Game Changing Events In The History of Gaming
The video game industry is widely popular. This popularity garners it mainstream news coverage. That wasn’t always the case however. Once upon a time before the internet, gamers had to get their news from specific outlets. These mainly consisted of magazines dedicated to all things video game related. When something monumental happened, you knew because then suddenly it received mainstream news coverage.
Many of these events weren’t given enough credit at the time for just how much they would change the industry moving forward. In that spirit I’ve put together a list of things that have had an impact of the video game industry landscape.
The Game Boy
Nintendo has been in the handheld gaming market for a long time. Before the 3DS or even the DS line of systems, there was the Game Boy. While the Game Boy isn’t the first handheld gaming system ever created. It did make that area of gaming popular with the mainstream.
The Game Boy launched at a time when the console wars were fought on multiple fronts. Once Nintendo launched the handheld both Sega and Atari quickly followed suit. Not only did Sega and Atari launch handheld consoles to compete with the Game Boy. They arguably had better consoles than the Game Boy. Despite this Nintendo emerged from the battle of the handhelds the clear victor.
At the time no one knew that gaming on the go was going to become such big business. While Nintendo is still a dominate force in handheld gaming. They now face stiff competition from smart devices. Which while not dedicated gaming devices, they have more than enough power to play many different types of games.
The Playstation Arrives
By the early 90’s the video game industry had two leaders Nintendo and Sega. While Nintendo was viewed by many as number one and Sega as number two. The two companies had managed to coexist. Then Sony jumped into the fray and shook everything up.
While many were skeptical that the console market could support another player. Sony proved everyone wrong. A feat that becomes even more impressive, when you consider that up to that point Sony had no game division. The Playstation did more than just upset the status quo at the time though. It changed the direction of the home video game market.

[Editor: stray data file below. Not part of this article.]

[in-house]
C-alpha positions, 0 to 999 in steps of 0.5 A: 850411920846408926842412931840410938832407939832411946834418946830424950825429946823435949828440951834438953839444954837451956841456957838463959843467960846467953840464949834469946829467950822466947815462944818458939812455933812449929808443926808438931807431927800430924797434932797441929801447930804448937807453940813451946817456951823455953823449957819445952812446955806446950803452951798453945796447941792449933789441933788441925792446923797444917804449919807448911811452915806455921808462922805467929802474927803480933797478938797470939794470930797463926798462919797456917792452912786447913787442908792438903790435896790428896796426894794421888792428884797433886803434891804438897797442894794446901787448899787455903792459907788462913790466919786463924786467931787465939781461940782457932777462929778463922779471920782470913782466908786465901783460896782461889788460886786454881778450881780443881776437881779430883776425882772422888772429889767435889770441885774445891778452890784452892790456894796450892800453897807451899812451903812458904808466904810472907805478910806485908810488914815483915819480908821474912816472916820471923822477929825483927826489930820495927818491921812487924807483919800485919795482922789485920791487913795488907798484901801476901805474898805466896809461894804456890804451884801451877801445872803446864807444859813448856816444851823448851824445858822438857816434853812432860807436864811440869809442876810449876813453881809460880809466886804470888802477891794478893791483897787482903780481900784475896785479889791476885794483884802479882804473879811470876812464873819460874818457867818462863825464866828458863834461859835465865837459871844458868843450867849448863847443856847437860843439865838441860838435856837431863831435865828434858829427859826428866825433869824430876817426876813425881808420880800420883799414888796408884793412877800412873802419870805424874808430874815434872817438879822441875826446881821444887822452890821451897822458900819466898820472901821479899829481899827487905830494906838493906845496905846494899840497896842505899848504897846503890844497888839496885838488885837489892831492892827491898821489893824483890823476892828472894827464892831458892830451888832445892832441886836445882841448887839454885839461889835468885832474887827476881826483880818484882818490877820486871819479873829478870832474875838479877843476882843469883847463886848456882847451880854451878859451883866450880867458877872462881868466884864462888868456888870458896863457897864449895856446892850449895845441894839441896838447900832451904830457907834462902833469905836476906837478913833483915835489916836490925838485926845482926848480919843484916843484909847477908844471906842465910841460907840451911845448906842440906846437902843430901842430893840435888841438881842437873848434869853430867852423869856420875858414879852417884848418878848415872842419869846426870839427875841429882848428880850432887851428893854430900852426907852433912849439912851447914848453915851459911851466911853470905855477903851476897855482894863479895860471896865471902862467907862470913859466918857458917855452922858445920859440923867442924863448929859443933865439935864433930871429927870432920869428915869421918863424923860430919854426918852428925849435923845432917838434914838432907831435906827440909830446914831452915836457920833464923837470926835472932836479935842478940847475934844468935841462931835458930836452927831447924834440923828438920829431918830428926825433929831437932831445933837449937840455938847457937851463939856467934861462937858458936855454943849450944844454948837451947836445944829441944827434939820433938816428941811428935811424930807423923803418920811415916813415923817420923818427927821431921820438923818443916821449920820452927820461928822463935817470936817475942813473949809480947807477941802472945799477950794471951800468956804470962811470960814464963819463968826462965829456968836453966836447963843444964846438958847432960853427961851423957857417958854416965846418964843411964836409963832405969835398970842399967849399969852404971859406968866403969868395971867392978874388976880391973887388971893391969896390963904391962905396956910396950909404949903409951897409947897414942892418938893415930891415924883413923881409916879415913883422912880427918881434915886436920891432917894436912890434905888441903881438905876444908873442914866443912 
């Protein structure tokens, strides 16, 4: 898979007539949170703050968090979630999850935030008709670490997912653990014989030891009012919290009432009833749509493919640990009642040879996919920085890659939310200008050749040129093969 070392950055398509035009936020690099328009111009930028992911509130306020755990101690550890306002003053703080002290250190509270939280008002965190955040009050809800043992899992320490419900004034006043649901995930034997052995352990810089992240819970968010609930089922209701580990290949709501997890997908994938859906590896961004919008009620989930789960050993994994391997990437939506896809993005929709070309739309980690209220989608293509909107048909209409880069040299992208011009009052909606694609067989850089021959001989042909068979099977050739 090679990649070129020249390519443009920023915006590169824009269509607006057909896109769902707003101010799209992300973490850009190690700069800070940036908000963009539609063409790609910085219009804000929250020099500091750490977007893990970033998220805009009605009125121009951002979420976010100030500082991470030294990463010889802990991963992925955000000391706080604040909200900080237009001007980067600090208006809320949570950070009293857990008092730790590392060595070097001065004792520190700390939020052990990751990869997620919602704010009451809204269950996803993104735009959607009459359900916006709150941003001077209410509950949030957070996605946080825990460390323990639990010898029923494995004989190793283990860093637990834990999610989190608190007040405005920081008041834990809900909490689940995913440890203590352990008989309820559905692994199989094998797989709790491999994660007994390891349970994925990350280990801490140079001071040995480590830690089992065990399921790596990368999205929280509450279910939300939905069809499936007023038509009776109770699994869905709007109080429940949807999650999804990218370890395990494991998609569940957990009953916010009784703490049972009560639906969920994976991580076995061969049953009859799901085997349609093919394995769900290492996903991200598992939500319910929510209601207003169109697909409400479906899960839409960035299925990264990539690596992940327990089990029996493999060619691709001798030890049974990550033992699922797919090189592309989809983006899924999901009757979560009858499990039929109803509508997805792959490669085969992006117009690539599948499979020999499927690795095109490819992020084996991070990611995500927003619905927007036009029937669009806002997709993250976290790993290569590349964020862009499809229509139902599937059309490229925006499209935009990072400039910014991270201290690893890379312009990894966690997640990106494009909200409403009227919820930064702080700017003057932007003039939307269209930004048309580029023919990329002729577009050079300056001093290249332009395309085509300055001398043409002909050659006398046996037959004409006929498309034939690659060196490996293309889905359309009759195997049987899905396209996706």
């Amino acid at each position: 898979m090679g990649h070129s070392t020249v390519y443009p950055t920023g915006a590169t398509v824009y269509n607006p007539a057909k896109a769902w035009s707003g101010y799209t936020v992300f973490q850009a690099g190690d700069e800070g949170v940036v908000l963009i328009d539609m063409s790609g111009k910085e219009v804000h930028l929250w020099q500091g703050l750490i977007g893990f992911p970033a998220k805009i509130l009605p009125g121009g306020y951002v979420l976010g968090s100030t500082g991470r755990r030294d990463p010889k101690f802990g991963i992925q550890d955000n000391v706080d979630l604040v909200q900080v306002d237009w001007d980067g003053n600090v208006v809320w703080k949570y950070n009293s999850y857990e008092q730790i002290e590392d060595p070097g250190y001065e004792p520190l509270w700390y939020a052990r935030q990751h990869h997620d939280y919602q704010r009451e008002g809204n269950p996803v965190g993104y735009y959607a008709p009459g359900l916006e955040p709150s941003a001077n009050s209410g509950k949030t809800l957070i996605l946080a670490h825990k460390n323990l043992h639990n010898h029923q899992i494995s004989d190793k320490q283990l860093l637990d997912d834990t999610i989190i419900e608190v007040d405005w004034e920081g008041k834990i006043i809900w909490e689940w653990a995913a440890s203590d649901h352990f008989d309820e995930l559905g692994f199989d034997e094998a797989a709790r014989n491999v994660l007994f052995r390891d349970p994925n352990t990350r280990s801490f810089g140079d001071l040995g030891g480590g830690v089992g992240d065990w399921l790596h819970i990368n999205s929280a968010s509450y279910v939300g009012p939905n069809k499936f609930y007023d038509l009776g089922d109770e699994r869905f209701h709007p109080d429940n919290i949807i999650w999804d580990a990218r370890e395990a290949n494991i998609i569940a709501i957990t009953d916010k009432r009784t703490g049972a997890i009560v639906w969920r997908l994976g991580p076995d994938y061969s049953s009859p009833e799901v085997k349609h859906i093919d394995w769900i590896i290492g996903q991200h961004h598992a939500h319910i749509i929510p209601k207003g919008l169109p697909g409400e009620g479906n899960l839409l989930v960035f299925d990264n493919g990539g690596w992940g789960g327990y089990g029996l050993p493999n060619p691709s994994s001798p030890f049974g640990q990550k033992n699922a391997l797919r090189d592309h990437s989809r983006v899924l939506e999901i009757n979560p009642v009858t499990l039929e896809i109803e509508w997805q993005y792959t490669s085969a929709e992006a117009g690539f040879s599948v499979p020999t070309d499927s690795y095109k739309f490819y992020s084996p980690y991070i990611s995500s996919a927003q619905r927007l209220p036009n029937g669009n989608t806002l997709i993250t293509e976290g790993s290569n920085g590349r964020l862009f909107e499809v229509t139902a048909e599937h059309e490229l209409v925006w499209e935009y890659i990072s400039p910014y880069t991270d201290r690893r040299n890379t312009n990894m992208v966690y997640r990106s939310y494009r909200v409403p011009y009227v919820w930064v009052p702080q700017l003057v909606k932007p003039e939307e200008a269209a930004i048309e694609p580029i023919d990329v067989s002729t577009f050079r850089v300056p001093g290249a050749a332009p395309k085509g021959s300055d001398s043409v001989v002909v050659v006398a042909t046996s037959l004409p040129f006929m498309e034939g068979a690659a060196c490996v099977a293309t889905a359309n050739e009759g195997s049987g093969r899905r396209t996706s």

The Playstation used an optical disc instead of a cartridge. While the Playstation wasn’t the first to use optical media, it was the first to do so successfully. This success was the final nail in the coffin for cartridge based gaming on home consoles.
Sega Bows Out
The launch and success of the Playstation was a crushing blow to Sega. The company found itself relegated to third place in a changing landscape. To make matters worse Sony was siphoning off a lot of the demographic that Sega targeted with their games and systems. The company still had fight left in them and they weren’t about to roll over for anyone.
With the ushering in of the sixth console generation, Sega launched the Dreamcast. The console was the first in the new generation of hardware. Despite the head start over both Sony and Nintendo. It wasn’t enough. Once the Playstation 2 and GameCube launched Sega found itself in a familiar position.
The Dreamcast launched in 1998 by January 2001 Sega announced that they were getting out of the hardware market. While the company announced that they would be focusing on their successful arcade business.
They also announced that they would keep developing and publishing software. Since then the company has become a successful third-party publisher. Releasing titles on its former rivals’ hardware. Still after 18 years in the home console business many were sad to see Sega bow out.
Microsoft Steps Up
With Sega out of the console business. Many viewed this as confirmation that the console market couldn’t support three players. Microsoft decided to prove them all wrong, when they released the Xbox in 2001. With the arrival of the Xbox the console market once again had three players.
Microsoft quickly brought its years of software development to the table. They bought studios such as Rare, giving them the ability to churn out titles for their new system. They very quickly filled the void left by Sega. Before anyone realized it not only had a new player entered the console market. Nintendo suddenly found itself the low man on the totem-pole.
In the years since the first Xbox released. Microsoft has cemented itself as a legitimate player within the video game industry. They’ve been in the console business almost as long as Sega by this point. With no sign of them bowing out anytime soon.
Steam Shakes Things Up
Personal computers and video games have never been strangers. Once upon a time when you bought a game for a PC. You had few options, get it on a 5.25 floppy and hope it didn’t fail. Later you could get games on a 3.5-inch floppy, chances were the game would come on multiple discs. Finally came optical media, in the form of CD-ROMs and eventually DVD’s.
Then of course, there’s the internet which changed so many things. Such as the ability to shop and buy products online. Jump ahead to 2003 and the release of Steam. Now gamers can shop and purchase titles digitally, without the need for a physical copy.
Not only was Steam a success, now buying games digitally is common practice. All the home consoles now include a digital storefront. In fact, many believe that the industry is moving to an all-digital future.
To Sum Up
Many things have changed the game industry. Even if the change that was going to come about was evident at the time. The industry continues to change and grow. Sometimes by leaps and bounds, other times it happens at a snail’s pace. Lasting change isn’t always apparent when something happens. Just look at the events listed here when you need a reminder of that.
Have thoughts, or comments? Sound off below.